New regulation is needed for public service broadcasting to be able to compete in the online world, according to Ofcom.
The findings come from the media regulation’s review of public service broadcasting Small Screen: Big Debate. The review has spoken to more than 70 stakeholders, including broadcasters, streaming services, academics and analysts in the UK and abroad.
In its principal findings, published today, show public service content still “matters hugely” to people and society.
This is demonstrated in news coverage where more than seven in 10 viewers place importance on regional news. Content made by the PSBs around the UK is particularly valued with viewers taking pride in seeing their own area on screen.
Children’s, formal education, and religious programming made specifically for the UK is largely restricted to the PSBs.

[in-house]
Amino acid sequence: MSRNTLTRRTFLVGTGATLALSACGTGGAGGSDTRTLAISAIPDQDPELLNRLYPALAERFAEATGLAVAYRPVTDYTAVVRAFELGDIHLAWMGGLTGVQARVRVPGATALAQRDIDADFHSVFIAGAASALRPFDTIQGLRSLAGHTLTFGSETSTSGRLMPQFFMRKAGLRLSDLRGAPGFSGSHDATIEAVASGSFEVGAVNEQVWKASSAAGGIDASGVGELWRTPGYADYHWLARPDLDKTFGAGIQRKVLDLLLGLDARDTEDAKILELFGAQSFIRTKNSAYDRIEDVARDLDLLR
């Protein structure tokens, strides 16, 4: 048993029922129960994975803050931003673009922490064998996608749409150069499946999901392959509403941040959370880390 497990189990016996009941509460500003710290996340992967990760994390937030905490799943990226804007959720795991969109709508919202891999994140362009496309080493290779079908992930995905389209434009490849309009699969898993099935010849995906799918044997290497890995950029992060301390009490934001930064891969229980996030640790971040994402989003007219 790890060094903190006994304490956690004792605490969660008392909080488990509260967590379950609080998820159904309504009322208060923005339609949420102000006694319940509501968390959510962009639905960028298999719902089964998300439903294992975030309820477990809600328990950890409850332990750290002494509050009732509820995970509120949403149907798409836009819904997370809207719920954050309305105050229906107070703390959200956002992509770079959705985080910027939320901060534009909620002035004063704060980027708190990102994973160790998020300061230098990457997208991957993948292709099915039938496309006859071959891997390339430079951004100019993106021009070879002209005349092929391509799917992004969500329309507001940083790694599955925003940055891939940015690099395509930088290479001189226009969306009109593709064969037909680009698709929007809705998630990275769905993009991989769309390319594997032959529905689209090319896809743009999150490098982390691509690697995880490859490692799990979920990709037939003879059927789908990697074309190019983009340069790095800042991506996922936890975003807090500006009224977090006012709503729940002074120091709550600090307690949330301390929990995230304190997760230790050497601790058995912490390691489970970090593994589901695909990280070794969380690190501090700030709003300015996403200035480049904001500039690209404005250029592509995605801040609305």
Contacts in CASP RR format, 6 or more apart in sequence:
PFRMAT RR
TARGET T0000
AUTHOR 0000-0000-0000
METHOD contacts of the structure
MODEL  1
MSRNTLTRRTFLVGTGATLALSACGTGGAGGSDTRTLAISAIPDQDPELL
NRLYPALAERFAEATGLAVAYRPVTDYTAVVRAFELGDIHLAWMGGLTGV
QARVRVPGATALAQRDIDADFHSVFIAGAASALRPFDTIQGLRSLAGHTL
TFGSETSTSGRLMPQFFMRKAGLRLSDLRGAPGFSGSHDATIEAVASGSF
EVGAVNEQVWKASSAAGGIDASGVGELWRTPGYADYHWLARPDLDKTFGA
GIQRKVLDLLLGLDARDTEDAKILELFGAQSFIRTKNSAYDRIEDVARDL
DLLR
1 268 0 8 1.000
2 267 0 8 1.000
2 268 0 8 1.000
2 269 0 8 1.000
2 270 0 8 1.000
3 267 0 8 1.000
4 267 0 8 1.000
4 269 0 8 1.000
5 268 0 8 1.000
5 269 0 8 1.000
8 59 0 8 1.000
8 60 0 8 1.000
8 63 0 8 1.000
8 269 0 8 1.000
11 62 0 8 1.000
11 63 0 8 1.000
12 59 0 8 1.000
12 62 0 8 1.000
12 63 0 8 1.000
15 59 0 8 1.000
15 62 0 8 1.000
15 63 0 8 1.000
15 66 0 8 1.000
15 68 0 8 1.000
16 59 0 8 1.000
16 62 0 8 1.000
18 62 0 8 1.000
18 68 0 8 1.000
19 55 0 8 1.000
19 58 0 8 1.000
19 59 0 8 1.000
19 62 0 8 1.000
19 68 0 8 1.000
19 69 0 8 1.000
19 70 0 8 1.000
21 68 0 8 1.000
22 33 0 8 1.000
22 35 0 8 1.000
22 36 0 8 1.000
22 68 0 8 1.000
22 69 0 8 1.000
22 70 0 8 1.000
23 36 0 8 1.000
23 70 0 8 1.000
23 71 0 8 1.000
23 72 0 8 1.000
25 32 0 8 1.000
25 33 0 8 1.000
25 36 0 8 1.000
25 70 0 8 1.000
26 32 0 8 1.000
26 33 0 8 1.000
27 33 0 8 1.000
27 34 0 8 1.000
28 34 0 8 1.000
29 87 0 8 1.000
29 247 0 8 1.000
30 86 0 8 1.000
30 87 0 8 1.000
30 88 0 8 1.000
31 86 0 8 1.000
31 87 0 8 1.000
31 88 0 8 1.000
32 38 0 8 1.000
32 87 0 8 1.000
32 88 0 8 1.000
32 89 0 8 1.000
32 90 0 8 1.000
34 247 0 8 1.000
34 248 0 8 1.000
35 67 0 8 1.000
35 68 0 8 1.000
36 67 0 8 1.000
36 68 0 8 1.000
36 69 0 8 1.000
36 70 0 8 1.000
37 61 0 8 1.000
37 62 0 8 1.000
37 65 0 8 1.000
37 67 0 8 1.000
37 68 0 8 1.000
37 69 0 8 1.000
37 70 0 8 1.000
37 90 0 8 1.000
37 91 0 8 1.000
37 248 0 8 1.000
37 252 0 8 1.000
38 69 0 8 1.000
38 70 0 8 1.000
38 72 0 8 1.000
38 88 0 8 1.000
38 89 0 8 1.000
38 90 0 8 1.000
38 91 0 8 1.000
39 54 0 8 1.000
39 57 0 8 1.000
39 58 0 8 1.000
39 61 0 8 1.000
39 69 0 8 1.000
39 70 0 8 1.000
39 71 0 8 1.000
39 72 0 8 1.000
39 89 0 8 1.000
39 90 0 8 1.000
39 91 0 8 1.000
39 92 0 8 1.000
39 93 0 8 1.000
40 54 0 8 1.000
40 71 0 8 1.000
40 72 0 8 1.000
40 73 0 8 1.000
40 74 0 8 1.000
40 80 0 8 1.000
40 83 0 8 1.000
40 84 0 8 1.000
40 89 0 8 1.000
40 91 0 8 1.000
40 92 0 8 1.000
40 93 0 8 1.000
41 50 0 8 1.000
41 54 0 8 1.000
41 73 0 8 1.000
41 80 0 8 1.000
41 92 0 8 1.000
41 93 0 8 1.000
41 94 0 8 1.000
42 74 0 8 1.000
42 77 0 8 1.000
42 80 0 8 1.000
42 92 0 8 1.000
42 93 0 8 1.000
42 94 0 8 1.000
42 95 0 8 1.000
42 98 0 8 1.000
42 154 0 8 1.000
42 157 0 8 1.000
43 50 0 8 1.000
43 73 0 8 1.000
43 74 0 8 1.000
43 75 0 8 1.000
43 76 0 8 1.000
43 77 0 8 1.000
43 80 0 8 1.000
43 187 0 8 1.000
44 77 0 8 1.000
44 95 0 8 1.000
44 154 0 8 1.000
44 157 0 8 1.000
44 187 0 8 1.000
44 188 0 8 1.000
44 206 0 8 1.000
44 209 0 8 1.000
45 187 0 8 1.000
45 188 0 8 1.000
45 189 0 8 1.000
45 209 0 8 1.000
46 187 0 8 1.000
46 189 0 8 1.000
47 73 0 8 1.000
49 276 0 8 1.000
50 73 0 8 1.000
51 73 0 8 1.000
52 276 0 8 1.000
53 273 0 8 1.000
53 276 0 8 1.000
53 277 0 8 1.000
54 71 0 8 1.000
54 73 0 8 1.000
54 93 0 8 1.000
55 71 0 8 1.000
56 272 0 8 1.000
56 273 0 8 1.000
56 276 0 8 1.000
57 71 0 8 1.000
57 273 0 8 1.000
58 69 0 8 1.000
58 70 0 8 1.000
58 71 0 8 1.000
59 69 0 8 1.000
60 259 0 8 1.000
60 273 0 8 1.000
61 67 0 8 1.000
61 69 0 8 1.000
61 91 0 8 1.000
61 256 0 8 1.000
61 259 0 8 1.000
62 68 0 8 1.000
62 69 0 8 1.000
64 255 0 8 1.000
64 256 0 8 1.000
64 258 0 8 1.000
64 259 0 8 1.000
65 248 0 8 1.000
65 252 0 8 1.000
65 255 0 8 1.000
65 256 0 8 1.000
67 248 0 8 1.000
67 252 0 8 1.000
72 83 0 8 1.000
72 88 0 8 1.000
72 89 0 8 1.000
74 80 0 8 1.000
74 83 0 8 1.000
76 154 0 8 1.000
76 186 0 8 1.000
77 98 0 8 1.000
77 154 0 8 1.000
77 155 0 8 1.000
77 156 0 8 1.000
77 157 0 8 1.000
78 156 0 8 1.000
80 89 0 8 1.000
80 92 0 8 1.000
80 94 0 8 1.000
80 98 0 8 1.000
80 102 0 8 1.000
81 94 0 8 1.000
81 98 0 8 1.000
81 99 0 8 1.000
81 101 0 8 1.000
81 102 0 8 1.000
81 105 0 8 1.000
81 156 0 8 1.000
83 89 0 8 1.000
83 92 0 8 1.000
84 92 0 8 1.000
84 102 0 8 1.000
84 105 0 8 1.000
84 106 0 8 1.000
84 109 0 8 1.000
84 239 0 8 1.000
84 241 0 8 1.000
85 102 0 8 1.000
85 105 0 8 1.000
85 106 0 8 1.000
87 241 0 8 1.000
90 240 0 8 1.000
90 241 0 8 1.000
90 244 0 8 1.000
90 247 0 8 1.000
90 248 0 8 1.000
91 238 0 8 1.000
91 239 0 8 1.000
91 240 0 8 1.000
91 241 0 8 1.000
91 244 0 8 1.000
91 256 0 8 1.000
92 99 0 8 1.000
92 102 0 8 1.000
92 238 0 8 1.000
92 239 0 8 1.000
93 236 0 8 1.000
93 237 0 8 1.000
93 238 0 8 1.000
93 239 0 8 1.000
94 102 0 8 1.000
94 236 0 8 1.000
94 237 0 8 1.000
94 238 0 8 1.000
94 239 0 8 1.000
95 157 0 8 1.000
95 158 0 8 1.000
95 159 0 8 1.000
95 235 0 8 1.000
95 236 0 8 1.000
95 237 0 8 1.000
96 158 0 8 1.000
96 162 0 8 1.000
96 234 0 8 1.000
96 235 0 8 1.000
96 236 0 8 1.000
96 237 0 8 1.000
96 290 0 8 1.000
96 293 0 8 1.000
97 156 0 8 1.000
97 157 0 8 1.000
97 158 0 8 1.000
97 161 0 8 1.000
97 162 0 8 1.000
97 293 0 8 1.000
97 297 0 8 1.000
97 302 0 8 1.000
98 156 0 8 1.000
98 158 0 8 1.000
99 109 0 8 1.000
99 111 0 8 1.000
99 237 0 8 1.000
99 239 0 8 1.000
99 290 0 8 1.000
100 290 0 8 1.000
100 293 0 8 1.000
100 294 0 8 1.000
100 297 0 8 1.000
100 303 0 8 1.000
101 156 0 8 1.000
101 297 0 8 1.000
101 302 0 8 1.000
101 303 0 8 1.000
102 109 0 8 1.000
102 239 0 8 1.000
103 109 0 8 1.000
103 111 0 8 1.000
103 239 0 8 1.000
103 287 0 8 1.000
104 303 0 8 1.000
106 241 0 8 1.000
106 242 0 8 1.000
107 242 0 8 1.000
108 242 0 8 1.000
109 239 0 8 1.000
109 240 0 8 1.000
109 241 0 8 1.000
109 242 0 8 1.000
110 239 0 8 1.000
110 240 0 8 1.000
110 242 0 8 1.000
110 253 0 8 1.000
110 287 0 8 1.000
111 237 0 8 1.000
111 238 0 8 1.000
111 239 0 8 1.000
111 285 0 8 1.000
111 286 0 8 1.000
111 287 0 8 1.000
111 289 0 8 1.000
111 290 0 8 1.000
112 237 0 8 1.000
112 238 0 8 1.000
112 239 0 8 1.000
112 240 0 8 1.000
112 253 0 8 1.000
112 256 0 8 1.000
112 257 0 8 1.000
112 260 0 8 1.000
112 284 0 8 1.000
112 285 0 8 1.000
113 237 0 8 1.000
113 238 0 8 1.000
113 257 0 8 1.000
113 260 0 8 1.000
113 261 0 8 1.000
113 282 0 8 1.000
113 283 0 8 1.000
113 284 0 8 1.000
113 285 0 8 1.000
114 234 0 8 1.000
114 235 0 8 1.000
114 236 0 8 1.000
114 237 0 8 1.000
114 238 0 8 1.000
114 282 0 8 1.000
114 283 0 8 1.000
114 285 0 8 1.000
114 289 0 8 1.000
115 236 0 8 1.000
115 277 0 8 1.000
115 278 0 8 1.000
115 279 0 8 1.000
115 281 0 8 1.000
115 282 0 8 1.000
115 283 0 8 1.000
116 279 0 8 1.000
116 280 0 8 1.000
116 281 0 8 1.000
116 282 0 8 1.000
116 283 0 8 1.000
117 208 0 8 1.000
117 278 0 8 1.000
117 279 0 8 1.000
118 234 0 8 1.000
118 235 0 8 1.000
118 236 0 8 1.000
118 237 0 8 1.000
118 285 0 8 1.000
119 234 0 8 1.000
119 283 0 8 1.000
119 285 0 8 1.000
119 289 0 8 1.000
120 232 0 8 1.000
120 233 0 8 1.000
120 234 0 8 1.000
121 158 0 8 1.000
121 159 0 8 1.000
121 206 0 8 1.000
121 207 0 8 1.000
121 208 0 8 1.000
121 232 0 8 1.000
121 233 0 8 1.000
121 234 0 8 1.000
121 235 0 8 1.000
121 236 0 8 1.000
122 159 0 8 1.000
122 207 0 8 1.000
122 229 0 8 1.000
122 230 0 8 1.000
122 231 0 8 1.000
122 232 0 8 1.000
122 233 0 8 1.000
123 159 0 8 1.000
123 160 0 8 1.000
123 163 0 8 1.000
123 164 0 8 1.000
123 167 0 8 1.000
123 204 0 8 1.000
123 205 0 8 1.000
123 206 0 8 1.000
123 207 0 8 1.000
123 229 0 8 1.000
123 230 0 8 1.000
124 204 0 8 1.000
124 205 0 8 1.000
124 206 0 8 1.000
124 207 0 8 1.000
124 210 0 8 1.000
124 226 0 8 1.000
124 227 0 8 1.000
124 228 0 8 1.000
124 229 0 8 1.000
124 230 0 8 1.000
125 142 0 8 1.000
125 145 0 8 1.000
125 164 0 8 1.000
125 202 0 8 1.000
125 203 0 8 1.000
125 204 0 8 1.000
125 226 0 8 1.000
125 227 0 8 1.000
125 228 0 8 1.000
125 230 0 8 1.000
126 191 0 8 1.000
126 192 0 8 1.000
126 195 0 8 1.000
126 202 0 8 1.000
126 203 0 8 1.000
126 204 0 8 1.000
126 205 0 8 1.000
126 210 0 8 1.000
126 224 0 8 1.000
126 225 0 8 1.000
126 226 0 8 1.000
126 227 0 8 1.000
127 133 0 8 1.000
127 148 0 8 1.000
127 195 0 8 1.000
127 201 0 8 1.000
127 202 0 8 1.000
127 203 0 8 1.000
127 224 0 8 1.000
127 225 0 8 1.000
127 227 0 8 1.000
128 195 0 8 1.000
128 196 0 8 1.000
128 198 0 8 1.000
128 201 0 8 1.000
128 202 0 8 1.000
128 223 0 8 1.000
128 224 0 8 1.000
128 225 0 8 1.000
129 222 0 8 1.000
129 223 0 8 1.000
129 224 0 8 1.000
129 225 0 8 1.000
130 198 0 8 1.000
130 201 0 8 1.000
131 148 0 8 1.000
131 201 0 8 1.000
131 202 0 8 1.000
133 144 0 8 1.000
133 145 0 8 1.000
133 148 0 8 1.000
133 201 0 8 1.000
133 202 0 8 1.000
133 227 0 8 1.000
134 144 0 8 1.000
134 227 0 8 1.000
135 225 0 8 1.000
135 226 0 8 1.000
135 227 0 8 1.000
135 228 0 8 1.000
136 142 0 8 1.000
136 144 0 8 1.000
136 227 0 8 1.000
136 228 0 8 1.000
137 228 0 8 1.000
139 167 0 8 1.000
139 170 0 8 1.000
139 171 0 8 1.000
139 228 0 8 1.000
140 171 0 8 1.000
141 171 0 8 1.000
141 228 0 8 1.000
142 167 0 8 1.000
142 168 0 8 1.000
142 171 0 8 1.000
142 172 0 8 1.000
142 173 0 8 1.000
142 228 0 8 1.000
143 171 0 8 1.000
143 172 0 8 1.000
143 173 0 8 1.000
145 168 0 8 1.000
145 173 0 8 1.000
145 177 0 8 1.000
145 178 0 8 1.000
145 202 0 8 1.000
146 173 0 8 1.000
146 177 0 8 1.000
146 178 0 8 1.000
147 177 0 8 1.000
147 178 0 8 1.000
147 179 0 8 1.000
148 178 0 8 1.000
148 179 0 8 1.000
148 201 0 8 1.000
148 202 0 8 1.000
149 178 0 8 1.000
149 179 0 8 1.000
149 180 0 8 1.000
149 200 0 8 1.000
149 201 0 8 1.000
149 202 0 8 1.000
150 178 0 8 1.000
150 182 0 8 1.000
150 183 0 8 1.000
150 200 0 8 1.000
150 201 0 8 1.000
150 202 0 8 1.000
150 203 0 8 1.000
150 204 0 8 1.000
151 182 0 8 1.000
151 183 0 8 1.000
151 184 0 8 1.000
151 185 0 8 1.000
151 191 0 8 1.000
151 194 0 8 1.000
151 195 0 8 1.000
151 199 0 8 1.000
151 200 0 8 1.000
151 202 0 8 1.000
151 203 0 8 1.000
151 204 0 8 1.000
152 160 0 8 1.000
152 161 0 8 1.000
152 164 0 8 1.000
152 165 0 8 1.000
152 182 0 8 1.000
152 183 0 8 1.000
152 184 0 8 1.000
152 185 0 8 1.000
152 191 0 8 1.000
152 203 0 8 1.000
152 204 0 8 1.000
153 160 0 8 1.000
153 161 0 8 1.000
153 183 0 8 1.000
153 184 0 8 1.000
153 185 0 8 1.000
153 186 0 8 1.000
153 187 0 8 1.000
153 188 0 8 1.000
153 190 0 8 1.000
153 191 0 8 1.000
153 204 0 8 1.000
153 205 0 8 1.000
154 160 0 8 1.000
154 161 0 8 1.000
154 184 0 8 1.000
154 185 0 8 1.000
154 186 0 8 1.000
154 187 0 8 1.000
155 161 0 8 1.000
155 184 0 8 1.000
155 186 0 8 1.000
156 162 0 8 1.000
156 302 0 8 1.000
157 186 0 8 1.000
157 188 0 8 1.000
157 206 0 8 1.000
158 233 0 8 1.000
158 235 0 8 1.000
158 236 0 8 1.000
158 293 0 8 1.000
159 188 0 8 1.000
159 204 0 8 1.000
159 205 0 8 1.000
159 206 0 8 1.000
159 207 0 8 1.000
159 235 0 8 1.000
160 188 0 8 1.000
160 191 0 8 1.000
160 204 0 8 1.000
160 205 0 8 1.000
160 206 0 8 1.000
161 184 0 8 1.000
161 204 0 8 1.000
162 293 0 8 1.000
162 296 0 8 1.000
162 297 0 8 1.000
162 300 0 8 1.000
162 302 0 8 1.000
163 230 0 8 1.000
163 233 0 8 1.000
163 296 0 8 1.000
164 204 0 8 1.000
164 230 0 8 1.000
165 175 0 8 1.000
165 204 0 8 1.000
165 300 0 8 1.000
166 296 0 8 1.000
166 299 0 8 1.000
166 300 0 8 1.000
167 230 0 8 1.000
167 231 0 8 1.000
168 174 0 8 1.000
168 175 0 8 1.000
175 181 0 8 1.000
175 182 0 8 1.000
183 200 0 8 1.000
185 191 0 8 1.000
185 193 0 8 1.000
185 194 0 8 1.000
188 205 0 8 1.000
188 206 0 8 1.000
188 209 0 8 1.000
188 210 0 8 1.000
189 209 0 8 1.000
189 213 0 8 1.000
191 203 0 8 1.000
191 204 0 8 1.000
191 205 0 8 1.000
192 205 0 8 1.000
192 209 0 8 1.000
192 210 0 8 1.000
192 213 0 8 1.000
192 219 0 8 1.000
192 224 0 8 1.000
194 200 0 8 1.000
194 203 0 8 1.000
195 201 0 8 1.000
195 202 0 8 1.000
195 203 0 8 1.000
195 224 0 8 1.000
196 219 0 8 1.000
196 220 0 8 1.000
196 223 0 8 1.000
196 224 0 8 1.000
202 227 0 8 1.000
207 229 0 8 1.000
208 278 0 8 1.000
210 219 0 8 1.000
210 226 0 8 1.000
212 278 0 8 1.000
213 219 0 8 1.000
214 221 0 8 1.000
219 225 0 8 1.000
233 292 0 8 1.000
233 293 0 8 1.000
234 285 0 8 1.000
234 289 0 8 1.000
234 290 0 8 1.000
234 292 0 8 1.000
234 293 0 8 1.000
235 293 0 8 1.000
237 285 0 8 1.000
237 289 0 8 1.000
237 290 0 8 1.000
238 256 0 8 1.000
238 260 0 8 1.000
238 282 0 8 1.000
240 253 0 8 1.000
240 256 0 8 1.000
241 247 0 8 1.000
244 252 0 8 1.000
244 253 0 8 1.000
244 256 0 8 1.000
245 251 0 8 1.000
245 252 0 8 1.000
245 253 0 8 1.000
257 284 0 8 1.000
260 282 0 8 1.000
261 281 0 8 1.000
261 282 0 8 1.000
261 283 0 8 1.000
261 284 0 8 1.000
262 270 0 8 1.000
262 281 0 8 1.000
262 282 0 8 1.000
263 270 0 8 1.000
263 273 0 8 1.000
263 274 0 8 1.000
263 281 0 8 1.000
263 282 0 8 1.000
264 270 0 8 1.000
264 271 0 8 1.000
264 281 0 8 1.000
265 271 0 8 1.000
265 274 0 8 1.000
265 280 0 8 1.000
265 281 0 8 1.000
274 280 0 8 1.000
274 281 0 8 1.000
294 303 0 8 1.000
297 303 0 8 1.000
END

However, audiences are continuing to abandon the PSBs – the BBC, ITV, STV (Scotland), Channel 4, S4C (Wales) and Channel 5 – in favour of global streaming and online services with their vast libraries and personalised content. Last year, only 38% of 16-34s’ viewing (and 67% among all adults) was to traditional broadcast content.
At the same time public service broadcasting is facing what the regulator describes as a “triple funding threat” as falls in advertising revenue have joined with the need to grow digital services while maintaining traditional ones. Added to this is the coronavirus pandemic that has raised costs and quickened viewers shift to online platforms.
Ofcom says a new framework is needed to establish clear goals for public service broadcasters, with greater choice over how they achieve them. Companies should be required to set out, measure and report on their plans, with Ofcom holding them to account.
The regulator also wants to bring in rules to ensure PSB content is carried on different online platforms and in the New Year plans to launch a review of how the UK production industry operates.
It also suggests new providers could help deliver public-service media in future.
A consultation on the findings runs until March 16, 2021.